The benefits of an eco-friendly child care approach

Published on Wednesday, 01 September 2021
Last updated on Monday, 30 August 2021

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All around New Zealand, early childhood education (ECE) services are helping our youngest generation to be good global citizens.

When it comes to sustainable living, the simple act of upcycling materials for craft projects, or growing veggies on-site, teaches great habits early on, and there are wide-ranging benefits when your child attends a ‘green’ service.

Here are three key ways that ECE services help little ones to grow their capabilities, community-mindedness and care for Mother Earth.

1. Going green boosts children’s physical skills

Many sustainable practices at ECE support motor skill development.

Picking freshly grown herbs, pouring worm juice, sorting recycled materials and wielding gardening tools all requires fine motor movements (movements of the small finger, hand and wrist muscles), along with hand-eye coordination.

Meanwhile, gross motor skills get a work-out as children run between garden beds, rake leaves for the compost bin and climb trees (in services that encourage a risk-based approach to play).

These big muscle movement skills tie in with balance, coordination, spatial/body awareness, strength-building and reflexes, so the more outdoor action, the better!

2.  Sustainable practices promote children’s social skills

Caring for compost worms, taking turns harvesting tomatoes, sharing in-demand tools, cooperating on a glacier melt experiment and negotiating the best position for each child’s mini-greenhouse are all situations that practice youngsters’ social skills.

Volunteering to be a ‘Waste Watcher’ (someone who’s on the look-out for dripping taps, lights left on and full rubbish bins at their service) gives littlies a sense of responsibility, and engaging with the community helps them understand everyone’s role as custodians of this planet.

Sharing excess produce, or bringing in recycled materials from home, encourages a community spirit, and participation in programmes, like Paper4Trees and awareness days, like Earth Day, connects young children with the wider community.

Time spent outside, both at the ECE service and on excursions, also helps children to appreciate nature and build independence as explorers and eco-warriors, under the safe supervision of educators, and Bush Sprouts is a great example of this.

Some services also promote a feeling of inclusivity and democracy when children and families are involved in the decision-making process around sustainable practices or improvements. For example, when children have a say in what kind of nature play experiences they’d like in the outdoor area.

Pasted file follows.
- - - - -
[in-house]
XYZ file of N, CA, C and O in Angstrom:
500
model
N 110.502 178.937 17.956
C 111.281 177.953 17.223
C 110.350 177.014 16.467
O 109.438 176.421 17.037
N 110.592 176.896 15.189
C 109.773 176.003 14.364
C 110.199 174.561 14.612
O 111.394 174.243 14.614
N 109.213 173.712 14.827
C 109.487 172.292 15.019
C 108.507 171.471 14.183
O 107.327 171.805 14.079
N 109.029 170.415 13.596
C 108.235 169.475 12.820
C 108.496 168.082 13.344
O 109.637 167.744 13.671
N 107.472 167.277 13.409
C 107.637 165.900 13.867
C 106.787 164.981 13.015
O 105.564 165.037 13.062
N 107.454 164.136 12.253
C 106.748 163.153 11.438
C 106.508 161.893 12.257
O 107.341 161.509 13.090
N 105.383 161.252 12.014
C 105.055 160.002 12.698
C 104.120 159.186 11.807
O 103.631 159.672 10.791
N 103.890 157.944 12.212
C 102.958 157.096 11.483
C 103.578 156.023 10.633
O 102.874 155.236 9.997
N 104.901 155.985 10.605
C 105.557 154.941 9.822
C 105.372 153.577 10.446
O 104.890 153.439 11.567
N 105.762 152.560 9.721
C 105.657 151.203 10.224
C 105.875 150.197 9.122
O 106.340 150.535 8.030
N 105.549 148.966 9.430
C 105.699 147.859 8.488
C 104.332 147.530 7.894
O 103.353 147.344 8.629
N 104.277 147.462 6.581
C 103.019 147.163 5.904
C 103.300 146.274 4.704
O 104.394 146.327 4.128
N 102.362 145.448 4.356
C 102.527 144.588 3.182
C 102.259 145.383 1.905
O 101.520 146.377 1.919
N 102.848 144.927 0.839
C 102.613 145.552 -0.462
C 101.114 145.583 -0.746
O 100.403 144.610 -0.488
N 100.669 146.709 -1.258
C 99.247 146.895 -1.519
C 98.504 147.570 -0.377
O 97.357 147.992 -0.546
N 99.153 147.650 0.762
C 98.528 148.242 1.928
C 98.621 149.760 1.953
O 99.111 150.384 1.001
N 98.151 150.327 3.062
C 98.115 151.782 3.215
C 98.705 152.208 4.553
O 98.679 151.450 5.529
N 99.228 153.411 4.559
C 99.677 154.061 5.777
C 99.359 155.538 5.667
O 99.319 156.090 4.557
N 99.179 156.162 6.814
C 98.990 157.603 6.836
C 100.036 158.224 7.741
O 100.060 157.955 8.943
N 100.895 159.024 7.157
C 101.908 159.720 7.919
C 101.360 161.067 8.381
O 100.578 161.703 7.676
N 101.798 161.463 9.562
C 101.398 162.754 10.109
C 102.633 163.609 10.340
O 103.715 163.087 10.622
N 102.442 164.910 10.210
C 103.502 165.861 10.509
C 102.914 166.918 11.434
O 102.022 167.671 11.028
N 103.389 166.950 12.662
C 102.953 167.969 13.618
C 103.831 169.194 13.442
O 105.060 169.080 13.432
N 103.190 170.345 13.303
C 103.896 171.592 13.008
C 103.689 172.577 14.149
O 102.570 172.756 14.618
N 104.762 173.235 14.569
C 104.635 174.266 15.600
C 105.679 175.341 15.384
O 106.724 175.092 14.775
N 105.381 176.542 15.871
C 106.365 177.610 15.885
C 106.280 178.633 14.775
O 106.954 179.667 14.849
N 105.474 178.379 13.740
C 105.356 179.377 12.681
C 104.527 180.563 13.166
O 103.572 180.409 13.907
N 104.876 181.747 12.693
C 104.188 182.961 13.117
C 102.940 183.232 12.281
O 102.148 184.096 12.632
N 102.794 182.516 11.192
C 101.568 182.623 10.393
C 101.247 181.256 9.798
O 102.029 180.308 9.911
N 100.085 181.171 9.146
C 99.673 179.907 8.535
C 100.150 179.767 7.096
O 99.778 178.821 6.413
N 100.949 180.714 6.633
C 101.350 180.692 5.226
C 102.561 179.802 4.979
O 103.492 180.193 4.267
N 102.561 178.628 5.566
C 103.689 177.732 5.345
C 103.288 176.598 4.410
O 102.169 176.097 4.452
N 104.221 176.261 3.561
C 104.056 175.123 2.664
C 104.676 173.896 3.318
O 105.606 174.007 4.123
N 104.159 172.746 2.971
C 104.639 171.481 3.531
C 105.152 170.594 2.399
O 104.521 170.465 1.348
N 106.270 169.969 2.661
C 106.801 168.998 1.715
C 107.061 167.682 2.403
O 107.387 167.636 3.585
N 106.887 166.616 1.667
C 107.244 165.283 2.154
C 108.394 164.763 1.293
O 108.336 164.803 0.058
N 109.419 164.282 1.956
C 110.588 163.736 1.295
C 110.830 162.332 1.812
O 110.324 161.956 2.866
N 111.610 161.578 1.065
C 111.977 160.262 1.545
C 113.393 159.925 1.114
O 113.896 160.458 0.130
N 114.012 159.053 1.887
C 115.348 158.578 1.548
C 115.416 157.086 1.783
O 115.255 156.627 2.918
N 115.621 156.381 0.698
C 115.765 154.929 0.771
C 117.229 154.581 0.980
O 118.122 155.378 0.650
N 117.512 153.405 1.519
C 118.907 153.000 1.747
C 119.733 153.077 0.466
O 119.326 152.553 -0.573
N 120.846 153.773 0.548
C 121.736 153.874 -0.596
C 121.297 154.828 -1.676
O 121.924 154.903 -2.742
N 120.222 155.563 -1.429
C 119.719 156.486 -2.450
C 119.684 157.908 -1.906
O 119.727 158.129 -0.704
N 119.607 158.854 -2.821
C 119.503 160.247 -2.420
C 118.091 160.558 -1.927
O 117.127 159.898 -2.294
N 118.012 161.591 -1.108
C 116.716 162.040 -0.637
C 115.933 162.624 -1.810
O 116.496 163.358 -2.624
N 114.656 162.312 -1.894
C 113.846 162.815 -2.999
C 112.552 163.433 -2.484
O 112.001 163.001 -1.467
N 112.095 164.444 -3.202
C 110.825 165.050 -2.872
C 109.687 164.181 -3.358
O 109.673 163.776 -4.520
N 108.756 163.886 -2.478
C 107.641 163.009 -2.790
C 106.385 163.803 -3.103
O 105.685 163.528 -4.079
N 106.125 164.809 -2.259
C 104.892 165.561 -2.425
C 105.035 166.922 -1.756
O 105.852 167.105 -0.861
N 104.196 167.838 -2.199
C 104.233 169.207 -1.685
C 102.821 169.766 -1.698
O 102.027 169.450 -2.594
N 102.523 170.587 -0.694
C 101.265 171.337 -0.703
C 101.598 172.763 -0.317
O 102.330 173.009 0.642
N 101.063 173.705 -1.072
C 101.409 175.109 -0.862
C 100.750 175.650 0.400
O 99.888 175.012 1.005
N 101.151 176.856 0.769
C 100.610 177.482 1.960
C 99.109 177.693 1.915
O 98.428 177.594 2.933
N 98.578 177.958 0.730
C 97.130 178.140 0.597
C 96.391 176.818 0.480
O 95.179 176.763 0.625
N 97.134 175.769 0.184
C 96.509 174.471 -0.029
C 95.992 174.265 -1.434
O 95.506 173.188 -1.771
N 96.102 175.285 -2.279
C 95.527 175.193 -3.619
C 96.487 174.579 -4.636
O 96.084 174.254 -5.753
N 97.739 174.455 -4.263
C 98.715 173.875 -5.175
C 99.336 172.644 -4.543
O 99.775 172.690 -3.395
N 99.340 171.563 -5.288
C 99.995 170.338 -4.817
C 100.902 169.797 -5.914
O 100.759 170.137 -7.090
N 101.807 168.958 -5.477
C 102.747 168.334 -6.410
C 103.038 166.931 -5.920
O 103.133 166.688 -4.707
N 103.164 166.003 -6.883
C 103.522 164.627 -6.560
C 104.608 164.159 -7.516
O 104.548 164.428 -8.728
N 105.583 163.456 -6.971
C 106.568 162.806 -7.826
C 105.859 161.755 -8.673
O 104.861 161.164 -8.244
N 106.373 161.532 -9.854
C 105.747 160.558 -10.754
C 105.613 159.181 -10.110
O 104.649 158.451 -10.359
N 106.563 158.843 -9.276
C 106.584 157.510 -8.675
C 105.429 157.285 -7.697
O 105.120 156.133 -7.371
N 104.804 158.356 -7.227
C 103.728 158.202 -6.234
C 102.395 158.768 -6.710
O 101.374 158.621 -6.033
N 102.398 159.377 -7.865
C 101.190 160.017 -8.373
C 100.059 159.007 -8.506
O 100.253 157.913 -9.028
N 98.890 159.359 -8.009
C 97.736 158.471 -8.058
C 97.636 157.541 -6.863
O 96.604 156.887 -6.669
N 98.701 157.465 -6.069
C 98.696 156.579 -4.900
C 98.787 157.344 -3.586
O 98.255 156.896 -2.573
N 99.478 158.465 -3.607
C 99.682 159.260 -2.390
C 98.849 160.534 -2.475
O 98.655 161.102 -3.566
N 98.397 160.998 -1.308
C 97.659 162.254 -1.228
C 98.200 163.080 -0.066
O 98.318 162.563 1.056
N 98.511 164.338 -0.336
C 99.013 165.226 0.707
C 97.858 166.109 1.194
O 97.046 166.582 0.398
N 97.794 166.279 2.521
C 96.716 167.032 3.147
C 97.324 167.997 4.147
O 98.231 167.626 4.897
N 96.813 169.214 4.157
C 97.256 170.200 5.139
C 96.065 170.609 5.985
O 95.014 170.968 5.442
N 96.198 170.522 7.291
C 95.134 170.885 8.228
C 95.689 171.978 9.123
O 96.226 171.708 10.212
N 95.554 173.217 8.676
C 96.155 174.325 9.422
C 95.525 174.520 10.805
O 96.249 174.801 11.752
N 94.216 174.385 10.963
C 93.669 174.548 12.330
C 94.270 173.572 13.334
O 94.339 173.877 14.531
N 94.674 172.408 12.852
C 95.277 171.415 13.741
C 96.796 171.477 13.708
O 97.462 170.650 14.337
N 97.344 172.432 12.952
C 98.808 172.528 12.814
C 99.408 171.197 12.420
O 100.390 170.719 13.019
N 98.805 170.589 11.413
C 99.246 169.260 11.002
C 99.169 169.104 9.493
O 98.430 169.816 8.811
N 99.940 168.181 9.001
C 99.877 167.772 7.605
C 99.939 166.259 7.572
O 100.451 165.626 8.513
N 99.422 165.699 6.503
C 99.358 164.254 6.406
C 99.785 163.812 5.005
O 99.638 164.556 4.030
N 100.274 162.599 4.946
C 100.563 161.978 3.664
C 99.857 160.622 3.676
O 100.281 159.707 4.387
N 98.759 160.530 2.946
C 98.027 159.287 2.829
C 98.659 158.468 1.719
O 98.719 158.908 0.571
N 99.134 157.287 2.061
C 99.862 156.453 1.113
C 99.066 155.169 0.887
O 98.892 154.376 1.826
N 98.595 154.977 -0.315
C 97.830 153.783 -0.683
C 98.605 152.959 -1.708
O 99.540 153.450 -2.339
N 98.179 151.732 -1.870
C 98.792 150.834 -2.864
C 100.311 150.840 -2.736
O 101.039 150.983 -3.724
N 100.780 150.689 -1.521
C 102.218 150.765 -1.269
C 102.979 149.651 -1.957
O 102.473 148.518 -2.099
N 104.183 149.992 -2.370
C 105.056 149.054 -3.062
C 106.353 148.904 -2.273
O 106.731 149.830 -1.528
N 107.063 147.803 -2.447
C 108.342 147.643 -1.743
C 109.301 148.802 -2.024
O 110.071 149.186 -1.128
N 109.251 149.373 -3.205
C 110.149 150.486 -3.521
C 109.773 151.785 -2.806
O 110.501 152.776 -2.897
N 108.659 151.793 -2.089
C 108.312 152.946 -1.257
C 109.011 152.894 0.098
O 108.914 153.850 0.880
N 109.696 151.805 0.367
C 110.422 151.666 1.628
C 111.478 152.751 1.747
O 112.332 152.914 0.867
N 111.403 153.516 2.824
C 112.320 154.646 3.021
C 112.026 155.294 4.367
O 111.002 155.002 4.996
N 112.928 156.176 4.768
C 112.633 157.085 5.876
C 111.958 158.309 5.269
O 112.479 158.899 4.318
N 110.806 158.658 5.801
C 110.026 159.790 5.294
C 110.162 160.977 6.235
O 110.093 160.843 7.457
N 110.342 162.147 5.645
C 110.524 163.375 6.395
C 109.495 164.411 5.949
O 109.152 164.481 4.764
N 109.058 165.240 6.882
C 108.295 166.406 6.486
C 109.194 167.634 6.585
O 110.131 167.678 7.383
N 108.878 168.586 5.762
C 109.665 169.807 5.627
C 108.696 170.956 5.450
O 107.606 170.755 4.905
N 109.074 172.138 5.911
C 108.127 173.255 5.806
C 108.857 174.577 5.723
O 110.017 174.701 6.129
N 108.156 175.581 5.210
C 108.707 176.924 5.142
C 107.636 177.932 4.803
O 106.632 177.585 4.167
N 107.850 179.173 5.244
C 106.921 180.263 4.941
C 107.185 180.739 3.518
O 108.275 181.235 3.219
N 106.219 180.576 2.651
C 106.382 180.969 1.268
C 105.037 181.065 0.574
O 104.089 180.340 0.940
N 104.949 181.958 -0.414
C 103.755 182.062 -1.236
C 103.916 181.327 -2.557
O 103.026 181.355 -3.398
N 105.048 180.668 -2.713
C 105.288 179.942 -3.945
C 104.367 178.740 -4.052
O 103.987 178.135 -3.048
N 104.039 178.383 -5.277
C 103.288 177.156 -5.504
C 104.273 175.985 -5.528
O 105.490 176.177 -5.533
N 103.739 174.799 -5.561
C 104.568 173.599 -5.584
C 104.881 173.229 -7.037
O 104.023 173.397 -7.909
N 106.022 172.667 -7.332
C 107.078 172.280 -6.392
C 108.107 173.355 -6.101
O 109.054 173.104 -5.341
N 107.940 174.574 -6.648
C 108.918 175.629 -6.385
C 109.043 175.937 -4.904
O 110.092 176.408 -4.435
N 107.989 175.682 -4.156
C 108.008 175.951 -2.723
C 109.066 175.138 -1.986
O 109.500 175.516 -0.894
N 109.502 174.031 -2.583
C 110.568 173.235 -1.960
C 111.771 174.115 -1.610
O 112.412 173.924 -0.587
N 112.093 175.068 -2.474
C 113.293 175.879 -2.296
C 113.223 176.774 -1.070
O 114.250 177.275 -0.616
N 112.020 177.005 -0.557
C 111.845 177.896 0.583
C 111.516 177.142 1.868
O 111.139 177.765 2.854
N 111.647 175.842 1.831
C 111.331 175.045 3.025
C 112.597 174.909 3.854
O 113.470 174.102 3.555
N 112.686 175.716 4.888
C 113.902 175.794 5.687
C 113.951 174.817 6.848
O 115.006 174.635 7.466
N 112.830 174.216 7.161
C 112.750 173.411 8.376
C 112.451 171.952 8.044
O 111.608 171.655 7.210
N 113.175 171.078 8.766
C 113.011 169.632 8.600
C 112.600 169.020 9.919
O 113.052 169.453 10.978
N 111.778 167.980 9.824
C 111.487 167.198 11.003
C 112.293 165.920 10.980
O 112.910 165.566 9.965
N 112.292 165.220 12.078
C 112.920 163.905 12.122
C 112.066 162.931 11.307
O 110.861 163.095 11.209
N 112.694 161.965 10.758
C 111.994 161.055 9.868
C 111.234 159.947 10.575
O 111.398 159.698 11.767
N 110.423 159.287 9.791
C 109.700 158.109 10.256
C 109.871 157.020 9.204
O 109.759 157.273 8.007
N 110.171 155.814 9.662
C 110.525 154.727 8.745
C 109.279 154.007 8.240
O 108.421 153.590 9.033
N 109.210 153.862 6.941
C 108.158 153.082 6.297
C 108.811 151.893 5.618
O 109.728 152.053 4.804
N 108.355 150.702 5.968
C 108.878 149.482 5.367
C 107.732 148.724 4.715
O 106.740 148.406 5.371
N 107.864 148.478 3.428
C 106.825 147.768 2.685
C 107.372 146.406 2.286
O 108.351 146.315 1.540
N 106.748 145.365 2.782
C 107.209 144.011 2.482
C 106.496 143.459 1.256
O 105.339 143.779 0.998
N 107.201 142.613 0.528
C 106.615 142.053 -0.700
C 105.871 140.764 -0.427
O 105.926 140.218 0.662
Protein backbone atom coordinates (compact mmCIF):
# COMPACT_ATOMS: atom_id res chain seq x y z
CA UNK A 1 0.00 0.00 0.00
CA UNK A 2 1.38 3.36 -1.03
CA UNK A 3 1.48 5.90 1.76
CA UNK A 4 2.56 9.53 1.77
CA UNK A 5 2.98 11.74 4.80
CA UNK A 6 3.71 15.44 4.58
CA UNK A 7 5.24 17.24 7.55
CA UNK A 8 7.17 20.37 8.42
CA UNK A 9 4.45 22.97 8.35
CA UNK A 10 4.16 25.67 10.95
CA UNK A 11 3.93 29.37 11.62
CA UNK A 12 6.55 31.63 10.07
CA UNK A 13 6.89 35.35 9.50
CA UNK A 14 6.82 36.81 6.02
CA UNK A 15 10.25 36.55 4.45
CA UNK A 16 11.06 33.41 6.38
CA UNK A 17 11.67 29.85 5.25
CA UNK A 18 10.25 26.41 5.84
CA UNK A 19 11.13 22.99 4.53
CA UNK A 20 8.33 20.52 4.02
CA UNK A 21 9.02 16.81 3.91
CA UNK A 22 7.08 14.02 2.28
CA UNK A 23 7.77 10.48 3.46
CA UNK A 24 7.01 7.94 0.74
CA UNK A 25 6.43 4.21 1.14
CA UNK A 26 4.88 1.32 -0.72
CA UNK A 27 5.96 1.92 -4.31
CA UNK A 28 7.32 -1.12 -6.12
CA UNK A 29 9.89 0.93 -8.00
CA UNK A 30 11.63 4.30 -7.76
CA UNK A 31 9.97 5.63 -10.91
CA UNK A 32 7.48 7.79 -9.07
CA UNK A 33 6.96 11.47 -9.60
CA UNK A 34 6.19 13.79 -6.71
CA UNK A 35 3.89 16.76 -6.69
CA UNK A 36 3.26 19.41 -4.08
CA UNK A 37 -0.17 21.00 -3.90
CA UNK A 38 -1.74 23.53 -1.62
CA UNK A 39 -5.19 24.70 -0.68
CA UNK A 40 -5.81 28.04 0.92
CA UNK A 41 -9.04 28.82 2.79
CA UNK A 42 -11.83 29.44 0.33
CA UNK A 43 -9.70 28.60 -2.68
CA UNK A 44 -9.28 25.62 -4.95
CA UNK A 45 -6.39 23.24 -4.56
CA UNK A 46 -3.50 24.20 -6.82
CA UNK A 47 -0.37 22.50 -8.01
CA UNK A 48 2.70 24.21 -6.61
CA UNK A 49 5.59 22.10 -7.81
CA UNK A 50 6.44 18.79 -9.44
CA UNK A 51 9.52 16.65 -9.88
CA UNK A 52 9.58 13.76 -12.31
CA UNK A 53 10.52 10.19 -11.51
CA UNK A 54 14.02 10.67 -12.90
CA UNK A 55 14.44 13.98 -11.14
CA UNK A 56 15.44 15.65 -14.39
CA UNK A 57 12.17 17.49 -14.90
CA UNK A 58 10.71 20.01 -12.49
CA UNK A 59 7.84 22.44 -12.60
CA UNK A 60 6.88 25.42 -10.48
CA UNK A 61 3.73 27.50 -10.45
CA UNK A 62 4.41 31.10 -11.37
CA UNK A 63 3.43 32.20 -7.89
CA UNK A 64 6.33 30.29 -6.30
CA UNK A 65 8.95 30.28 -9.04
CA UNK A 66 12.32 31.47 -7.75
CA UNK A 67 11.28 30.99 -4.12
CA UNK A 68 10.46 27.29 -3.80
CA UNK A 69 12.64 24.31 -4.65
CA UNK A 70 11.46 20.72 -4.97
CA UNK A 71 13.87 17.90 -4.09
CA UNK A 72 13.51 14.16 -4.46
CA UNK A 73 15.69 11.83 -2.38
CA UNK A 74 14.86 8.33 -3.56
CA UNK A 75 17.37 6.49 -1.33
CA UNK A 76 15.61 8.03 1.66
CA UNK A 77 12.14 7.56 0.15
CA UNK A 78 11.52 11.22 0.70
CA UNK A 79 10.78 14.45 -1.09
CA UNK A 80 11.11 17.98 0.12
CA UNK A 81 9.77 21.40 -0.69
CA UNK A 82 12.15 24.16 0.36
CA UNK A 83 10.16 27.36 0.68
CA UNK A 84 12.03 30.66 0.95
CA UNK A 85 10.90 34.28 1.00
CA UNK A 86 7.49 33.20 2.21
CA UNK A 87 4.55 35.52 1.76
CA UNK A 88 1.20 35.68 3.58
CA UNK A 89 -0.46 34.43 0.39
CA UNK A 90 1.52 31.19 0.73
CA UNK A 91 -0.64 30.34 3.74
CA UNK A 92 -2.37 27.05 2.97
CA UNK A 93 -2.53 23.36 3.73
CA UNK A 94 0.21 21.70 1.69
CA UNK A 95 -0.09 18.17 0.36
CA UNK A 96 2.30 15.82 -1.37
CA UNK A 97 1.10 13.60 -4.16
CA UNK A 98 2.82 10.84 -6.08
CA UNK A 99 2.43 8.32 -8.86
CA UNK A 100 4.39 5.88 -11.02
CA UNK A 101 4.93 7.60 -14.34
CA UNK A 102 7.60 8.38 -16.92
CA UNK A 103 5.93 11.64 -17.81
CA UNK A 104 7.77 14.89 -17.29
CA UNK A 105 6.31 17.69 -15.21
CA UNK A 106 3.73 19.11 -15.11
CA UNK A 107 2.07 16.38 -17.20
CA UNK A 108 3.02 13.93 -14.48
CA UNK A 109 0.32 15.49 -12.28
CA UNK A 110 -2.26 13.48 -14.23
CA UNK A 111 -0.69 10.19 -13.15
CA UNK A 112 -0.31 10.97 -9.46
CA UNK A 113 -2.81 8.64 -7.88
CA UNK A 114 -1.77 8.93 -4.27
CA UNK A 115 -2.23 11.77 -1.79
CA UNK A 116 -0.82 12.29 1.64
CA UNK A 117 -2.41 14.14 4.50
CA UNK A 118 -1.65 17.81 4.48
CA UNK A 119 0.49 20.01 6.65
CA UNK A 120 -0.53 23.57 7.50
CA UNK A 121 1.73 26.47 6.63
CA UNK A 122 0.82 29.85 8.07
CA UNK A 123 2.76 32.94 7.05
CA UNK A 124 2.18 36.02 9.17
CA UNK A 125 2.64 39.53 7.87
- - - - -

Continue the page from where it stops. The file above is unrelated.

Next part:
3.  Eco-friendly activities support children’s cognitive skills

Sustainability lessons are easily incorporated into the early learning curriculum.

There are opportunities for children to study the life cycle of flora and fauna, natural recycling, weather systems, pollution and so on; and lots of hands-on activities that build brainpower.

For example, little learners can be shown how to:

  • Sort rubbish into colour-coded or picture-labelled bins (waste, recyclables and organic material)
  • Manage a compost bin and worm farm
  • Find different ways to collect rainwater, then give plants a precious drink
  • Grow plants from seed/seedling/cutting, or establish a sensory garden with plants that look, smell, feel, taste and sound interesting
  • Make meals using kid-harvested ingredients
  • Set up an enviro-experiment, like a compost bottle
  • Make musical instruments out of recycled materials, such as a tissue box guitar, and
  • Experiment making non-toxic paint and recycled paper (with educators handling the hot water and blender blades).

Many eco-focused ECE services also encourage child-led projects, which might mean that one preschooler’s visit to Franz Joseph or Fox glacier leads to a whole project about glacier thinning and climate change.

Plus, there’s the opportunity to learn from others and gain new perspectives. For instance, a Māori person might help children to understand kaitiakitanga, the traditional system of environmental guardianship, or an educator might teach littlies how to keep – and comprehend – bees!

Children learn from what adults do, as well as what we say, so there’s also great benefit when educators role-model green practices, such as:

  • Drinking from a keep cup
  • Eating dinner leftovers for lunch (to limit food waste)
  • Buying eco-friendly resources for the ECE service, and
  • Never, ever throwing rubbish in the wrong bin!

At the end of the day, our children will inherit the Earth, and we all have a role to play in healing it before then. So, feel free to ask your ECE service about its sustainability philosophy, encourage your little one’s enviro-engagement, and think about ways your family can go green for everyone’s benefit.

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